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College uses Windows 8 tablets
3 May 2013
In February 2013, Liverpool Community College (LCC) was one of the first UK educational institutions to start using Lenovo Windows 8 tablets since the launch of the new operating system in 2012. It is now reporting some of the positive results it is experiencing through using the tablets.
LCC bought 600 Lenovo ThinkPad Tablet2 Windows 8 tablets for distribution to teaching staff. A recent Microsoft blog post revealed how John Bainbridge of the college’s business department explained how the college wanted to radically change the way it assessed students and needed some method of recording the assessments. “We initially thought about obtaining some recorders and then a light came on that we could use the tablet,” Bainbridge said.
Bainbridge has worked with LCC’s IT support to use the tablets to record professional discussions and presentations and tools on offer through Windows 8 has meant that sound recordings and videos can also be used.
We realised we could use the tablets to record video and audio of students talking about their work. Now, they have to know the material, but they don’t have to write it down
Liverpool Community College According to Bainbridge, through the use of the Lenovo tablets, the college has revolutionised its assessment methods and enabled it to achieve better results, inspiring students, improving grades, improving the success of its courses and reducing staff workload.
“Before the holiday we’d been talking to Edexcel about innovative methods of assessment,” said Bainbridge. “And when we came back from the break we realised we could use the tablets to record video and audio of students talking about their work. Now, they have to know the material, but they don’t have to write it down. Recording gives us hard evidence that’s available if assessments have to be verified.”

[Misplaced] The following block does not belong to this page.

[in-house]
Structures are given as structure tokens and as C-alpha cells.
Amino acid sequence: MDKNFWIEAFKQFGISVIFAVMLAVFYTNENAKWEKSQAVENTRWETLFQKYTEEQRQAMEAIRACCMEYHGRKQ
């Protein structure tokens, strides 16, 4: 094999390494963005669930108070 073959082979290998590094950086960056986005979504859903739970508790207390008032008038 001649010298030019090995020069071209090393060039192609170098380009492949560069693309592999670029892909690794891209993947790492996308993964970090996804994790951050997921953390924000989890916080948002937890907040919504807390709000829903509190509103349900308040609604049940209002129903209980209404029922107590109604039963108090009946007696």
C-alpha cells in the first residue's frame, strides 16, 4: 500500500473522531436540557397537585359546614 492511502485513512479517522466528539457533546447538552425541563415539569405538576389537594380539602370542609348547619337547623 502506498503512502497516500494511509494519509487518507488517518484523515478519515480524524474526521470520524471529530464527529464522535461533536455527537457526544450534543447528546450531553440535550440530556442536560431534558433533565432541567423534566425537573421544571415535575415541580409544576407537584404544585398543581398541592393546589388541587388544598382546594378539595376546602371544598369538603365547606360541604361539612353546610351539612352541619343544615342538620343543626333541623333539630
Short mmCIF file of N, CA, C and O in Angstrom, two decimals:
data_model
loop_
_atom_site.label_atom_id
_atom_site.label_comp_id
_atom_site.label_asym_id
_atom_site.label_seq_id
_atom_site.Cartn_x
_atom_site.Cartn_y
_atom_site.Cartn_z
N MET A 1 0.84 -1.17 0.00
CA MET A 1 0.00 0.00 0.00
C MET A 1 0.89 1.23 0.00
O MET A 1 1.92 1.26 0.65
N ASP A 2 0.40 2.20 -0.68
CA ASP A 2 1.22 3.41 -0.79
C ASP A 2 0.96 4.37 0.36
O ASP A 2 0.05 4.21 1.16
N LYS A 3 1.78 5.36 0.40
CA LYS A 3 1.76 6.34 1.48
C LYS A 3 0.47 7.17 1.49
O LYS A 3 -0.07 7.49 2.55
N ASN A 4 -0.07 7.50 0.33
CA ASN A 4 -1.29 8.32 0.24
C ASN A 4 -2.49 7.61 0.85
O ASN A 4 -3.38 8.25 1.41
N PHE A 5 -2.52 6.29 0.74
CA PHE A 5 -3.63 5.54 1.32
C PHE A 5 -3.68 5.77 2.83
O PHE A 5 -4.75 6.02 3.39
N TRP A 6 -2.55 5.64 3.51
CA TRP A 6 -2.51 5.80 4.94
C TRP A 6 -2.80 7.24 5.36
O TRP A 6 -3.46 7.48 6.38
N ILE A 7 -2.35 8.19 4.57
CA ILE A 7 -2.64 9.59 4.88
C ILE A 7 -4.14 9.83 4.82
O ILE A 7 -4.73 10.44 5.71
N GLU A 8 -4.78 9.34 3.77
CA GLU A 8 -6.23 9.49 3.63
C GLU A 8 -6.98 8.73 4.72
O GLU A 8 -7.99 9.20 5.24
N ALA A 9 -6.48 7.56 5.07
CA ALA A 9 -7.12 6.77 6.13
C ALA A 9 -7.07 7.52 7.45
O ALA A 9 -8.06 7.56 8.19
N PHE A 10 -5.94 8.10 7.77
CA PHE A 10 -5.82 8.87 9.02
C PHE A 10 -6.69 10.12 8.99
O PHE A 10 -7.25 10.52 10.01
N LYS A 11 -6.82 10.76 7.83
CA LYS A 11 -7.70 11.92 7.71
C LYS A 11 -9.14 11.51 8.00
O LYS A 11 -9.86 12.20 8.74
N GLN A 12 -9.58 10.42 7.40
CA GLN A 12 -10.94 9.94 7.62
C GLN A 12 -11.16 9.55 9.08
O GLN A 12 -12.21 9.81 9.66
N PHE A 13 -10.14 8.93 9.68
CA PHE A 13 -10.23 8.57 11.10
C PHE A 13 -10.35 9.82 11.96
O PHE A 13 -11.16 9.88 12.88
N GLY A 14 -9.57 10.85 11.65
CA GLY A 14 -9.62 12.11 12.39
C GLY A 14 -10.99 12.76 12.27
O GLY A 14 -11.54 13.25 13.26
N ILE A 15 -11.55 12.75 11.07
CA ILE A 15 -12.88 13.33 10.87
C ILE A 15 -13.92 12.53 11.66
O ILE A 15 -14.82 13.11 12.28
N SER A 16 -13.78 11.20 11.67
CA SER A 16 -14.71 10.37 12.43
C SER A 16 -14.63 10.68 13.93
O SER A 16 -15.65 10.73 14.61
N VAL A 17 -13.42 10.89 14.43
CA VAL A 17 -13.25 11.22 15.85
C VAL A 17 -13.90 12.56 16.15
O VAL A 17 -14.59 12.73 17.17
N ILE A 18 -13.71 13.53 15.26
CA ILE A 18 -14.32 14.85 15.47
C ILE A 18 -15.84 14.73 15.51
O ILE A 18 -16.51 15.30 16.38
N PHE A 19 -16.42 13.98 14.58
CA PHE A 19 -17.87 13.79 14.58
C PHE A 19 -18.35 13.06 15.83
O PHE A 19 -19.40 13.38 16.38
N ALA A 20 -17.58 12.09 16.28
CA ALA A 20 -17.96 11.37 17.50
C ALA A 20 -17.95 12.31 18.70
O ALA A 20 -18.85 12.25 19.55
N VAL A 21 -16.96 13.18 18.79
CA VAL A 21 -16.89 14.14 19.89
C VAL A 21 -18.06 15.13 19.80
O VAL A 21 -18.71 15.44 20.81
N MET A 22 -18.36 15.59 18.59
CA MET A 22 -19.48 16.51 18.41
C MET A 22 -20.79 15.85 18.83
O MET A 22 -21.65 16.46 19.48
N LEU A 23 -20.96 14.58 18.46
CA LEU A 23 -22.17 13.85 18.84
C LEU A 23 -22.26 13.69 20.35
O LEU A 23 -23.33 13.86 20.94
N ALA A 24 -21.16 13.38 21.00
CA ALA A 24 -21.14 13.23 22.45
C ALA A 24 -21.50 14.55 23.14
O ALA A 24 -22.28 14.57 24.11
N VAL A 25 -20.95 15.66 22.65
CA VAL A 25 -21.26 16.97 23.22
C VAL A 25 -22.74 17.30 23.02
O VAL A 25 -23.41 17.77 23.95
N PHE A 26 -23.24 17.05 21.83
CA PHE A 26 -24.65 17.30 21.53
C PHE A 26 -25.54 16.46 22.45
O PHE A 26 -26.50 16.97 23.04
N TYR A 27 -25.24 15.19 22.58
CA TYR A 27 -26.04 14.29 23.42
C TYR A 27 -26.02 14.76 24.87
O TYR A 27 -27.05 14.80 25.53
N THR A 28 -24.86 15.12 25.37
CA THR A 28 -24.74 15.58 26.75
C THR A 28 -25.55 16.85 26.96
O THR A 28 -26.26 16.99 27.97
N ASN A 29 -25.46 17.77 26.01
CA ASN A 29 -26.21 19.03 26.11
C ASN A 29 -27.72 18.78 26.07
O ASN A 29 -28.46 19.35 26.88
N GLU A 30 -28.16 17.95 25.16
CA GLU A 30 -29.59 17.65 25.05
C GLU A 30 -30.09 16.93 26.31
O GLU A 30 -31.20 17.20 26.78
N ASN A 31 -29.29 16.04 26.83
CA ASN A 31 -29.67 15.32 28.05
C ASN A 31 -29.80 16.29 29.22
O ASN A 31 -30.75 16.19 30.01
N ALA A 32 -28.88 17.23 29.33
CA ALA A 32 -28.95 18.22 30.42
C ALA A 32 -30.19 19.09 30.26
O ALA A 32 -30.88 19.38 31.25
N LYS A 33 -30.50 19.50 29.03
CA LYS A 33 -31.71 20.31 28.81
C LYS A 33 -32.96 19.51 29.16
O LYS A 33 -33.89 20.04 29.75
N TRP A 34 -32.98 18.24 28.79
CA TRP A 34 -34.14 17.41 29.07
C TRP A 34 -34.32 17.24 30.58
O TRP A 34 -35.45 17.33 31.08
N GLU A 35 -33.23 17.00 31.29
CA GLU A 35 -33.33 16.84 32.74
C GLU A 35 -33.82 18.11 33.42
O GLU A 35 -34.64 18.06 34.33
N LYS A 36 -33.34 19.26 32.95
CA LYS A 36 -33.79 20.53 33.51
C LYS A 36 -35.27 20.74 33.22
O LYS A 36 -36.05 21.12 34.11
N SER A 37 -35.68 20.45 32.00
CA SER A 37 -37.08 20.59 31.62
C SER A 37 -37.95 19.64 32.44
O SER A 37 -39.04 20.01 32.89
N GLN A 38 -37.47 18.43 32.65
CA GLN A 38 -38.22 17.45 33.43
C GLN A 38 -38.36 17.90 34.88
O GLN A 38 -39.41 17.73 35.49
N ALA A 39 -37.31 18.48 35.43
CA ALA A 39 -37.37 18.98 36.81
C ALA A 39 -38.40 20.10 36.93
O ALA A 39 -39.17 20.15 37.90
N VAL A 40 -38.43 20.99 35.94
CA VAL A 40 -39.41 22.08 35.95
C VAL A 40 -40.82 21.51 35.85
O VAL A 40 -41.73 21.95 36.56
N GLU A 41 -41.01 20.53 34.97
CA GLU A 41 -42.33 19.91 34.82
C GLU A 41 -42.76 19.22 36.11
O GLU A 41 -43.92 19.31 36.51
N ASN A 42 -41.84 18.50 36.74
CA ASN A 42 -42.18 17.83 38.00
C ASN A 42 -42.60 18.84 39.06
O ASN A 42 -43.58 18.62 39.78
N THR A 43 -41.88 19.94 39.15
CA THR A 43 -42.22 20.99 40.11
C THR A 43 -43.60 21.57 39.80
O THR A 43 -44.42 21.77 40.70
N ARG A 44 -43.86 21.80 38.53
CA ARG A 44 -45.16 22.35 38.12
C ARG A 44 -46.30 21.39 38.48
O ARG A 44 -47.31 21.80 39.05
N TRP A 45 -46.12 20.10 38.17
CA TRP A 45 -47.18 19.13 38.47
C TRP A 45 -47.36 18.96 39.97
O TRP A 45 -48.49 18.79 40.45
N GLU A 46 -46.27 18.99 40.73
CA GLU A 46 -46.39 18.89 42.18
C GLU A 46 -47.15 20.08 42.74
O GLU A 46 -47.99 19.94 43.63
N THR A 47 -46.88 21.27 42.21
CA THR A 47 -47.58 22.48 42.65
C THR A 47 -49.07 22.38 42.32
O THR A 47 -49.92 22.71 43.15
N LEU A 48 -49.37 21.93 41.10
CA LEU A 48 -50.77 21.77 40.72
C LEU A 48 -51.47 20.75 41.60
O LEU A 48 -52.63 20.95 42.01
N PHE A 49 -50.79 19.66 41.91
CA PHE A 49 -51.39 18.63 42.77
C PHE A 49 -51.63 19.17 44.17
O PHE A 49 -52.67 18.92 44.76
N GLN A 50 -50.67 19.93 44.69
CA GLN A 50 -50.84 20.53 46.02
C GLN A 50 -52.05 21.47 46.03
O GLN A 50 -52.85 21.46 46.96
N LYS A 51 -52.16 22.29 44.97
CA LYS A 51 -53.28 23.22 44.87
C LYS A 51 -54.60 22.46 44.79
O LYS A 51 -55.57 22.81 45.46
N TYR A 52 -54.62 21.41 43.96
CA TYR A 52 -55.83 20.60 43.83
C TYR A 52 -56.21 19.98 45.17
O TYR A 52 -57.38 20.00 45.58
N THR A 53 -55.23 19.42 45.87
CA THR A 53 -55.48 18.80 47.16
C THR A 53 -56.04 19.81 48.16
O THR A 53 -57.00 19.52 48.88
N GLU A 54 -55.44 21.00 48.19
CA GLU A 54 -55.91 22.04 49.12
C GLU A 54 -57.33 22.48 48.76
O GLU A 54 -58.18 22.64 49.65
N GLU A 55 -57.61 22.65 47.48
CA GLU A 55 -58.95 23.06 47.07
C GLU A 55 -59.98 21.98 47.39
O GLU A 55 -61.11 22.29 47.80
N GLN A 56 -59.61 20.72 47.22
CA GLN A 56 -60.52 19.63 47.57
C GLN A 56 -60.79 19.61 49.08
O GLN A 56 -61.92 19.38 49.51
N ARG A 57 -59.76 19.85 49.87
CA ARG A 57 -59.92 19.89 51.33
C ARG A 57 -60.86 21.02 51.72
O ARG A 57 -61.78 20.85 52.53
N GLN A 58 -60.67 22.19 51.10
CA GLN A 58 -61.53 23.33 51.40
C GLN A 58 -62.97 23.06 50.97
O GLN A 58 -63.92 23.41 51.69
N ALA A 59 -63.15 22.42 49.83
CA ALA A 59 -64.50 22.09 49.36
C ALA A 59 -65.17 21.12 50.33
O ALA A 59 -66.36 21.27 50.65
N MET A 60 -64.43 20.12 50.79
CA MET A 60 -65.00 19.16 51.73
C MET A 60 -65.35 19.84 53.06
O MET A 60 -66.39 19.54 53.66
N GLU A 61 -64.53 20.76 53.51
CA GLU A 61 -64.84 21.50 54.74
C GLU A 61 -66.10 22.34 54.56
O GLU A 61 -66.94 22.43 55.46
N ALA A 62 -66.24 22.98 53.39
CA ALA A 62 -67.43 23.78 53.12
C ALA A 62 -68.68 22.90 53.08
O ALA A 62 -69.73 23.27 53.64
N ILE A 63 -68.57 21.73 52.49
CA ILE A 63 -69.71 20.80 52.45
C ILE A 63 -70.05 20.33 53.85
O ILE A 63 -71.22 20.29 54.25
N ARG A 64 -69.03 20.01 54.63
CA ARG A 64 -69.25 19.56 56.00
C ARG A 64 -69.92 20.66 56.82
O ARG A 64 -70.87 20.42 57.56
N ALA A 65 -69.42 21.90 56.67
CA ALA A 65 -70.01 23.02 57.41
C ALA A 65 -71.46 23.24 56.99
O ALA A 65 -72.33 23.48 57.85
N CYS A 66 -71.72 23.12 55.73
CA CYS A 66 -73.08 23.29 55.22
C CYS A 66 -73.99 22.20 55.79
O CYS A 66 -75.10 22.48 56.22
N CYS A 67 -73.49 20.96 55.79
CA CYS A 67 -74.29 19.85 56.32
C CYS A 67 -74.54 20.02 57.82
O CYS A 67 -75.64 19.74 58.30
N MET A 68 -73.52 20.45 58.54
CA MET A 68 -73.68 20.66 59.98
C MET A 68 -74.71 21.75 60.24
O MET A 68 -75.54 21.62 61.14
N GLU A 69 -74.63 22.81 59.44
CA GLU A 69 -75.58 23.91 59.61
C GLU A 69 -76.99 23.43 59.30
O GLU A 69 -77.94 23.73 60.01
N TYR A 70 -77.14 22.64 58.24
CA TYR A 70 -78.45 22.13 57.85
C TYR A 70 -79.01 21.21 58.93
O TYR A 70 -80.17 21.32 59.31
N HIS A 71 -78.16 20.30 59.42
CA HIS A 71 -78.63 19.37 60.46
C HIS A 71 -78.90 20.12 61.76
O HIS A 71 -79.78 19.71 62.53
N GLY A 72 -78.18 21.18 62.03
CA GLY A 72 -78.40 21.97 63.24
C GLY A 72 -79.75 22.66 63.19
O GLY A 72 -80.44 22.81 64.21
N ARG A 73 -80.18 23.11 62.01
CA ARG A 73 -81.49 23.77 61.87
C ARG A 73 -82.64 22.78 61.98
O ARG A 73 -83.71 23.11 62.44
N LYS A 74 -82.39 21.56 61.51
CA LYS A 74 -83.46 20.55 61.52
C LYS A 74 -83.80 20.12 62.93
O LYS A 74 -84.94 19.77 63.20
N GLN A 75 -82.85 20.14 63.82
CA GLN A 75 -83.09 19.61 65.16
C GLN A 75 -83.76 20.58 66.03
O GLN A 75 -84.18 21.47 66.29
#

Freeing students from written assessment means that grades now more fairly reflect a student’s achievement. “We’re starting on our ‘Lunchbyte’ training sessions, covering how to use the tablets to improve teaching and learning – exactly the kind of thing that John’s doing,” said. Ken Ryan, the college’s head of information technology. “We’re also looking at how we can use the tablets to save the money we were spending on separate video cameras.”
Also, in what Ryan calls a piece of ‘out of the box thinking’, he and the team are looking at using the Windows 8 tablets to replace desktop computers as they come up for replacement. “The idea is to take the desktop computer away and replace it with a docking cradle for the tablet,” he said in the blog post. “They already have the monitor, keyboard and mouse, and the there are no issues with performance and memory. We can just squirt a desktop image to the tablet.”